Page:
How exactly drinking could shortens telomeres is unknown, but the researchers suggest it could be related to increased oxidative stress and inflammation that can damage DNA as the body processes alcohol.

Responding to the study, Dr Richard Piper, chief executive of charity Alcohol Change UK welcomed the findings.  

‘This particular study shows clear links between consuming alcohol and ageing, and points towards a possible link between alcohol and Alzheimer’s,’ he said. 

‘The researchers are transparent that this study does not prove a causal link, but they also make a well-argued case about the likely biological mechanism.’

‘In general, there is an ever-larger body of science showing how, exactly, alcohol causes so much ill-health and so many early deaths.’ 

The NHS recommends that adults drink no more than 14 units each week — that's 14 single shots of spirit or six pints of beer or a bottle and a half of wine

The NHS recommends that adults drink no more than 14 units each week — that’s 14 single shots of spirit or six pints of beer or a bottle and a half of wine

NHS recommendations state adults shouldn’t drink more than 14 units each week — that’s 14 single shots of spirit or six pints of beer or a bottle and a half of wine.

They should also spread their drinking over three or more days to avoid binge drinking. 

Drinking excessive amounts of alcohol over many years is already linked to a plethora of health issues such as high blood pressure, stroke risk, and range of cancers. 

Alcohol-related harm is estimated to cost the NHS £3.5billion per year in England alone, and nearly 9,000 booze-related deaths were logged in the UK in 2020.

However, a study commissioned by NHS England from the University of Sheffield published today suggests drinking habits picked up during the pandemic could lead to more than 25,000 deaths and cost the NHS £5.2billion.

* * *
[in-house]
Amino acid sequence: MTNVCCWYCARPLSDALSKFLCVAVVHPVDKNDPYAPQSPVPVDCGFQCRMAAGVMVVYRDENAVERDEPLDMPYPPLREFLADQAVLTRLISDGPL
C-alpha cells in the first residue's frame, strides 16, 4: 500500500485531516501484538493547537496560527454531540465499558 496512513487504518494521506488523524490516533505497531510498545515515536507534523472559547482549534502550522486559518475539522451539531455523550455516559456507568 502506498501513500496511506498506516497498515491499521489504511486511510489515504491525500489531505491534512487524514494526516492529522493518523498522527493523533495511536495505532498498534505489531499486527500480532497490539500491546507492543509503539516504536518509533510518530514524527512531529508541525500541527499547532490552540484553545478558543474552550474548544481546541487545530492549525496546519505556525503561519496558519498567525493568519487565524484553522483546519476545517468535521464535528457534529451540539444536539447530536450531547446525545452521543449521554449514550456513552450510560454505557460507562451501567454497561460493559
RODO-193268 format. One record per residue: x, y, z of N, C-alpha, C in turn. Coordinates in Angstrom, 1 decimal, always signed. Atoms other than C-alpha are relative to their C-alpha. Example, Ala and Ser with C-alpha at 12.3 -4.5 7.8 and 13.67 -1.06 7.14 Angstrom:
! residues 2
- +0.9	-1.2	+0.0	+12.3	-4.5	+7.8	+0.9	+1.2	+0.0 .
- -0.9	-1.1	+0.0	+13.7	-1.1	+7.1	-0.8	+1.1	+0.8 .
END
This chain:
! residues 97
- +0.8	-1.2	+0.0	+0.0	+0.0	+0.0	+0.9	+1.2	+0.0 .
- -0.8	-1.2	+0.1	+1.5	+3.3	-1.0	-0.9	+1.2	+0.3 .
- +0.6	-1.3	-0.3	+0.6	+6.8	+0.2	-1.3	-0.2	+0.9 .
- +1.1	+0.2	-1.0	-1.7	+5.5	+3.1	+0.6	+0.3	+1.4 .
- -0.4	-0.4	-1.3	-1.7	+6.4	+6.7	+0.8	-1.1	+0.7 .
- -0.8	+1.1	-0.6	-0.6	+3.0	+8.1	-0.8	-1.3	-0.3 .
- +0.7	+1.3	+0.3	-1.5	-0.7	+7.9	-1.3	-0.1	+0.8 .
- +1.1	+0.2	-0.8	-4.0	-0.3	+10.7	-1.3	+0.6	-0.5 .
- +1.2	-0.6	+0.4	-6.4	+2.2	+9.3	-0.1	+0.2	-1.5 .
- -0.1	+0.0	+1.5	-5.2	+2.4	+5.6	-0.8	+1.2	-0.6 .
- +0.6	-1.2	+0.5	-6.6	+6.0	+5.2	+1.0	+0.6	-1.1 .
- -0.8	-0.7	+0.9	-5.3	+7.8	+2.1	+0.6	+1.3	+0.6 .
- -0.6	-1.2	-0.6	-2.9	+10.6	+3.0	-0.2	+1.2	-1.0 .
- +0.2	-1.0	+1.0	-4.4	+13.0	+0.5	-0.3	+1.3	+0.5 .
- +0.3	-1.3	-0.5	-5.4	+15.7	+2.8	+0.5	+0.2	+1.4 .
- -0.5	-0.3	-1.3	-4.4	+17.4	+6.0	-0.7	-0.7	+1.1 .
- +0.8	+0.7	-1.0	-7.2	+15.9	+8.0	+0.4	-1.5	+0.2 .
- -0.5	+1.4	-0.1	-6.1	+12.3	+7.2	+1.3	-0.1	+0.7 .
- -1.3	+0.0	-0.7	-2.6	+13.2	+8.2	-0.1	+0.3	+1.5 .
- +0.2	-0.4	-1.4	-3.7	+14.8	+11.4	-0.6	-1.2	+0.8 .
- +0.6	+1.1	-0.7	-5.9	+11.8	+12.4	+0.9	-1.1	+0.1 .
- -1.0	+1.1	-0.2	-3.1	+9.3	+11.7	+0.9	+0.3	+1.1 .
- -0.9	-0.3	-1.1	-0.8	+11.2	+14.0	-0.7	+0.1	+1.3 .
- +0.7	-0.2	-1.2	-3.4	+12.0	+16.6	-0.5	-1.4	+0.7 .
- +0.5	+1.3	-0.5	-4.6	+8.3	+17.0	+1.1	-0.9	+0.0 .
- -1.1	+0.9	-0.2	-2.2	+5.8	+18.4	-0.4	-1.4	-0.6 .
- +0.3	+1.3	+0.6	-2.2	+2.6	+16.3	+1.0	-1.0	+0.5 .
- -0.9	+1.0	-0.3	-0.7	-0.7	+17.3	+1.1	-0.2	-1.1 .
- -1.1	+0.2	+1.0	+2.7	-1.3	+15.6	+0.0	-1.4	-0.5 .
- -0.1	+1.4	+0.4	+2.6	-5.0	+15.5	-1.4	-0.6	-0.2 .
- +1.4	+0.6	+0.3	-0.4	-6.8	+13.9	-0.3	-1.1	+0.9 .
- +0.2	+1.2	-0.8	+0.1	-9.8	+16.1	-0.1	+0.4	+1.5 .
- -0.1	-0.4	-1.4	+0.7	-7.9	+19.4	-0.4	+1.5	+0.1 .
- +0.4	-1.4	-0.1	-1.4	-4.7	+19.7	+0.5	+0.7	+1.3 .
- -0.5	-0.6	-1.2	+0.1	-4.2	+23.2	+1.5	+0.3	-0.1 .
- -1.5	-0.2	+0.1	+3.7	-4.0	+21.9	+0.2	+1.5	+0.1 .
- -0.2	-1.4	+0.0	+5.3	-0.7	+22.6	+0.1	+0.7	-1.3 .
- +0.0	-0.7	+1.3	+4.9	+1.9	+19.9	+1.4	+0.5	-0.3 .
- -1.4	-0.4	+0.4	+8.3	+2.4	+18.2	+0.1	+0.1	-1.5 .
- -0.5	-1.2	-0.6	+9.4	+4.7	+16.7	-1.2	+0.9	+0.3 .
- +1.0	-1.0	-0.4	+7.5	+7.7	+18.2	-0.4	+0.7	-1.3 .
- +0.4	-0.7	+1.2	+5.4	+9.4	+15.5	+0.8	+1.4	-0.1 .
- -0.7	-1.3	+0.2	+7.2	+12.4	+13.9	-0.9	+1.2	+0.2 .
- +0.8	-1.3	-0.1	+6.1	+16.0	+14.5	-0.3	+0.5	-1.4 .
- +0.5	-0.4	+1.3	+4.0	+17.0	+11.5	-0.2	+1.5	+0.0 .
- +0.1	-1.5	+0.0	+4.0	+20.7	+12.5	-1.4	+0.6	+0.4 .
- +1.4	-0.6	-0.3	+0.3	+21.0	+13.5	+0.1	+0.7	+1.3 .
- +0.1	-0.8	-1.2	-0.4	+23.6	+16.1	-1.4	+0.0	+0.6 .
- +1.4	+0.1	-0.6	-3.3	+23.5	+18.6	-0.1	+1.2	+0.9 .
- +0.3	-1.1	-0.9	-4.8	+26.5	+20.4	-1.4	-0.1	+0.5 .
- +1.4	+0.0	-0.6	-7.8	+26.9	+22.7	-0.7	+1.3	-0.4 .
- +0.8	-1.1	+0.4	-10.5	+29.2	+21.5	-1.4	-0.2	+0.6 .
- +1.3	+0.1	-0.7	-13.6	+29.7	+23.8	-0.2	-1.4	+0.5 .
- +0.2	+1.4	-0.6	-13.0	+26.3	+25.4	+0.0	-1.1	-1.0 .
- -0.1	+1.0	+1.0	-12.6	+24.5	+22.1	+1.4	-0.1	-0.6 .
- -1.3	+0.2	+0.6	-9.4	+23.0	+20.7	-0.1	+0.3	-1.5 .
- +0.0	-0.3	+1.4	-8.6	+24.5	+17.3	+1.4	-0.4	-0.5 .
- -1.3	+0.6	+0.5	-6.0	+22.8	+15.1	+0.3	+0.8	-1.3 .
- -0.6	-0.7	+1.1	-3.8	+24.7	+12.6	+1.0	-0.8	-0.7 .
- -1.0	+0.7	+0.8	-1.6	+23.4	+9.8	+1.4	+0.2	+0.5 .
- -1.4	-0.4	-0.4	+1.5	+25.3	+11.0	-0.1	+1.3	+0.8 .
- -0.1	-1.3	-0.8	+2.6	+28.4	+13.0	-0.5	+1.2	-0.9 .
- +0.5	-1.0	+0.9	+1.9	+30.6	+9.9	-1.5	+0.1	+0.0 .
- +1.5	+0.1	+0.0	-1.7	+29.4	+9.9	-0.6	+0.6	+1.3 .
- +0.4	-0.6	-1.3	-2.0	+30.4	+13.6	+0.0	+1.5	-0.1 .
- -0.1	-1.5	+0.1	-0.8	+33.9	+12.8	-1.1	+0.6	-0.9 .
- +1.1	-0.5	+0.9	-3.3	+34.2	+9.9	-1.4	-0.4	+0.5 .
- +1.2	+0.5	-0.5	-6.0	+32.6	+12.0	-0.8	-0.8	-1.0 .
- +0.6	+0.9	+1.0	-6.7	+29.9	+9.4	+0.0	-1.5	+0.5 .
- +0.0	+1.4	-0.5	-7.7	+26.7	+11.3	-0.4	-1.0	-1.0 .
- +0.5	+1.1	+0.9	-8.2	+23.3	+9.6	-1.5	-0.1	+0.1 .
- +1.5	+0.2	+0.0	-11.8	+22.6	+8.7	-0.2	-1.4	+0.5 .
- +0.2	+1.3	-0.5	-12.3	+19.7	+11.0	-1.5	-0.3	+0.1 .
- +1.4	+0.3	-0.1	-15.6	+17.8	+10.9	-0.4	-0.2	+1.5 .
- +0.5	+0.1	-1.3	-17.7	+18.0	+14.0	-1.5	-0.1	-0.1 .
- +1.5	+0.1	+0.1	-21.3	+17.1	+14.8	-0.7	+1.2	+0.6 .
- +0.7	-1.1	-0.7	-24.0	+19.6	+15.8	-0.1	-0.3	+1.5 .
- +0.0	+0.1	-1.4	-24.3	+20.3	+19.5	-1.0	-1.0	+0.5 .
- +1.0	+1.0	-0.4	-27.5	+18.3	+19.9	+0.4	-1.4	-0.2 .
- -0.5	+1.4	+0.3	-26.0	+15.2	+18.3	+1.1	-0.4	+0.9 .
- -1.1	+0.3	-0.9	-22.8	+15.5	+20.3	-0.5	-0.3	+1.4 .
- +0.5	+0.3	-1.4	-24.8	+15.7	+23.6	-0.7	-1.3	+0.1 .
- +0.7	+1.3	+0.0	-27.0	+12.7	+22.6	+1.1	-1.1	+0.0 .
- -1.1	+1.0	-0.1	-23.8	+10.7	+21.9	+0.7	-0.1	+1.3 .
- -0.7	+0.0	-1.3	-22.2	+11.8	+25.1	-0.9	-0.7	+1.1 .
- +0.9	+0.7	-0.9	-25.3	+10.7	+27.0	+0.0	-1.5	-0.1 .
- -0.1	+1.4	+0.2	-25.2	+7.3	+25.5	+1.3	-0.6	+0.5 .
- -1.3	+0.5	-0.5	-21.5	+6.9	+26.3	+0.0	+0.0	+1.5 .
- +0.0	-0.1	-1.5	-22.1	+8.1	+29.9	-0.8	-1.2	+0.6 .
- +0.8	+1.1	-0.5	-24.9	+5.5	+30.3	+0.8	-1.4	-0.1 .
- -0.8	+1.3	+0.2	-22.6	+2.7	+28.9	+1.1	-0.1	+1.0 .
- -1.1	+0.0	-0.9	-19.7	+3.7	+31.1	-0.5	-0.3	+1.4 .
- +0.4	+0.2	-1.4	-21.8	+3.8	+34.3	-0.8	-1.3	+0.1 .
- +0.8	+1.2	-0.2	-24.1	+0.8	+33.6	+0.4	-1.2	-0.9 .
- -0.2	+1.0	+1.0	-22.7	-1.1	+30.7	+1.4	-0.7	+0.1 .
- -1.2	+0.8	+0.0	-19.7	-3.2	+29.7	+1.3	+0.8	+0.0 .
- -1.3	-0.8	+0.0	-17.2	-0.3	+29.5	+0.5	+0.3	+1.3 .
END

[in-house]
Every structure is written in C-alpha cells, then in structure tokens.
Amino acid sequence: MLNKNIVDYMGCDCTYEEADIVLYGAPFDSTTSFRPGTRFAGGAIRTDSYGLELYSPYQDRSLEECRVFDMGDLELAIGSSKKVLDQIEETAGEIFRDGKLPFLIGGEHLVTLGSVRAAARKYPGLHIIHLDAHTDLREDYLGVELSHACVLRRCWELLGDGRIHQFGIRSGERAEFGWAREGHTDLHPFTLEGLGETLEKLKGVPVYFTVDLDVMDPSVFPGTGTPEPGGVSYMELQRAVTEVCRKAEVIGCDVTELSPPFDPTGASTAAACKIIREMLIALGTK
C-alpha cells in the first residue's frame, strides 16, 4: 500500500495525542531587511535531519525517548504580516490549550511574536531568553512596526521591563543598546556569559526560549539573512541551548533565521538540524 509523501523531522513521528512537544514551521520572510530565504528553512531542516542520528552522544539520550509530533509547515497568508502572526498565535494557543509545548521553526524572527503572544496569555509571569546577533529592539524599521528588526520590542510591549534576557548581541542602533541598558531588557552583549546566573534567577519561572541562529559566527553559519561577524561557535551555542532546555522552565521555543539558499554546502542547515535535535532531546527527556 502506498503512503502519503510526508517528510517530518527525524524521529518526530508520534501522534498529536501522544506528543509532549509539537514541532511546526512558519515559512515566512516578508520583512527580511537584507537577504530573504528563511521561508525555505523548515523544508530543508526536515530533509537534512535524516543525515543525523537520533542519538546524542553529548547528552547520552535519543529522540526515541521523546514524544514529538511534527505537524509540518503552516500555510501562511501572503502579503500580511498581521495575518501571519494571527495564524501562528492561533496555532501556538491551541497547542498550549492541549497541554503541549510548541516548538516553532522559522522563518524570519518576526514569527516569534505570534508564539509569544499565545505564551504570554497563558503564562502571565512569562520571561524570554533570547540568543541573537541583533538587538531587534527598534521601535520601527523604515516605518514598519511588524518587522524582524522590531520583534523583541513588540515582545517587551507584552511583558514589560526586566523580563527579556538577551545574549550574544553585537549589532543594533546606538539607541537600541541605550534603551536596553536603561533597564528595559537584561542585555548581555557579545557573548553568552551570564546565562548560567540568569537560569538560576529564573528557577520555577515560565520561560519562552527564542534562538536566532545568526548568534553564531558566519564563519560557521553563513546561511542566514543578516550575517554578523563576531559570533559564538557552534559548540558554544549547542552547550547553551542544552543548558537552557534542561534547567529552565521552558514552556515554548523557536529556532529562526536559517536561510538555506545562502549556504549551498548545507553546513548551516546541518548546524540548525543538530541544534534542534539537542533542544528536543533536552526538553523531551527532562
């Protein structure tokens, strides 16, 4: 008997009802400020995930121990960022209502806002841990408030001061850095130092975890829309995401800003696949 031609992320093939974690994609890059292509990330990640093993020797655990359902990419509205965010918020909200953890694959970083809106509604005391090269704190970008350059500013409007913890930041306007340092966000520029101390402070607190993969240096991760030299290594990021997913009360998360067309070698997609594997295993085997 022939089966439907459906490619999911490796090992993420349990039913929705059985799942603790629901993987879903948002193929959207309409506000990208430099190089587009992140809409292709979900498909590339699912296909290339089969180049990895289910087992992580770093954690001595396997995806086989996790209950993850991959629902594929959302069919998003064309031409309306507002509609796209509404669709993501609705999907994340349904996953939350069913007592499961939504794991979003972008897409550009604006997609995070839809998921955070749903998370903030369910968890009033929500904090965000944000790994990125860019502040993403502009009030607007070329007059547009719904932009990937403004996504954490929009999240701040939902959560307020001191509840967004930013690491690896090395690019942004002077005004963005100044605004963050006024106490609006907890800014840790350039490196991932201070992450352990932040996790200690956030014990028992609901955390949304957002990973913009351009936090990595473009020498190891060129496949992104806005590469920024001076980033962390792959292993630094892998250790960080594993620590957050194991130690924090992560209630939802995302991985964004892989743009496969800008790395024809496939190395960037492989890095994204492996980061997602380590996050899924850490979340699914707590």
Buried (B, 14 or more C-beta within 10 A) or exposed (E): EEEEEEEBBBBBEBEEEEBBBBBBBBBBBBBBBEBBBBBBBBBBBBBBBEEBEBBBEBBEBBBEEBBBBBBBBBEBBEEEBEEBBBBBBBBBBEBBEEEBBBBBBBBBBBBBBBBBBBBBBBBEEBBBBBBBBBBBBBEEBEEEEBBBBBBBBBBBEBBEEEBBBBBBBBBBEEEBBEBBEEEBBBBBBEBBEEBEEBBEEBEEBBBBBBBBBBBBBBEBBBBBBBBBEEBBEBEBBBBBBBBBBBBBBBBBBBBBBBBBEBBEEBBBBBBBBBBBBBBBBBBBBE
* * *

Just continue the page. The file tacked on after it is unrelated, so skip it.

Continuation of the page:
Experts found that over the pandemic, heavy drinkers drank more – and may never return to their previous levels. 

Researchers said that in the best-case scenario – where all drinkers return to their 2019 levels of drinking this year – there would still be an extra 42,677 hospital admissions and 1,830 deaths over 20 years due to alcohol.

In the worst-case scenario, this rose to 972,382 extra admissions and 25,192 deaths, costing the NHS £5.2billion. It is most likely that, in the next 20 years, 207,597 more people than usual will be hospitalised, and 7,153 will die, costing £1.1billion.

The team said ‘heavier drinkers and those in the most deprived areas’, who already suffer the most harm related to alcohol, would be the hardest hit.

DO YOU DRINK TOO MUCH ALCOHOL? THE 10 QUESTIONS THAT REVEAL YOUR RISK

One screening tool used widely by medical professionals is the AUDIT (Alcohol Use Disorders Identification Tests). Developed in collaboration with the World Health Organisation, the 10-question test is considered to be the gold standard in helping to determine if someone has alcohol abuse problems.

The test has been reproduced here with permission from the WHO.

To complete it, answer each question and note down the corresponding score.

YOUR SCORE:

0-7: You are within the sensible drinking range and have a low risk of alcohol-related problems.

Over 8: Indicate harmful or hazardous drinking.

8-15: Medium level of risk. Drinking at your current level puts you at risk of developing problems with your health and life in general, such as work and relationships. Consider cutting down (see below for tips).

16-19: Higher risk of complications from alcohol. Cutting back on your own may be difficult at this level, as you may be dependent, so you may need professional help from your GP and/or a counsellor.

20 and over: Possible dependence. Your drinking is already causing you problems, and you could very well be dependent. You should definitely consider stopping gradually or at least reduce your drinking. You should seek professional help to ascertain the level of your dependence and the safest way to withdraw from alcohol.

Severe dependence may need medically assisted withdrawal, or detox, in a hospital or a specialist clinic. This is due to the likelihood of severe alcohol withdrawal symptoms in the first 48 hours needing specialist treatment.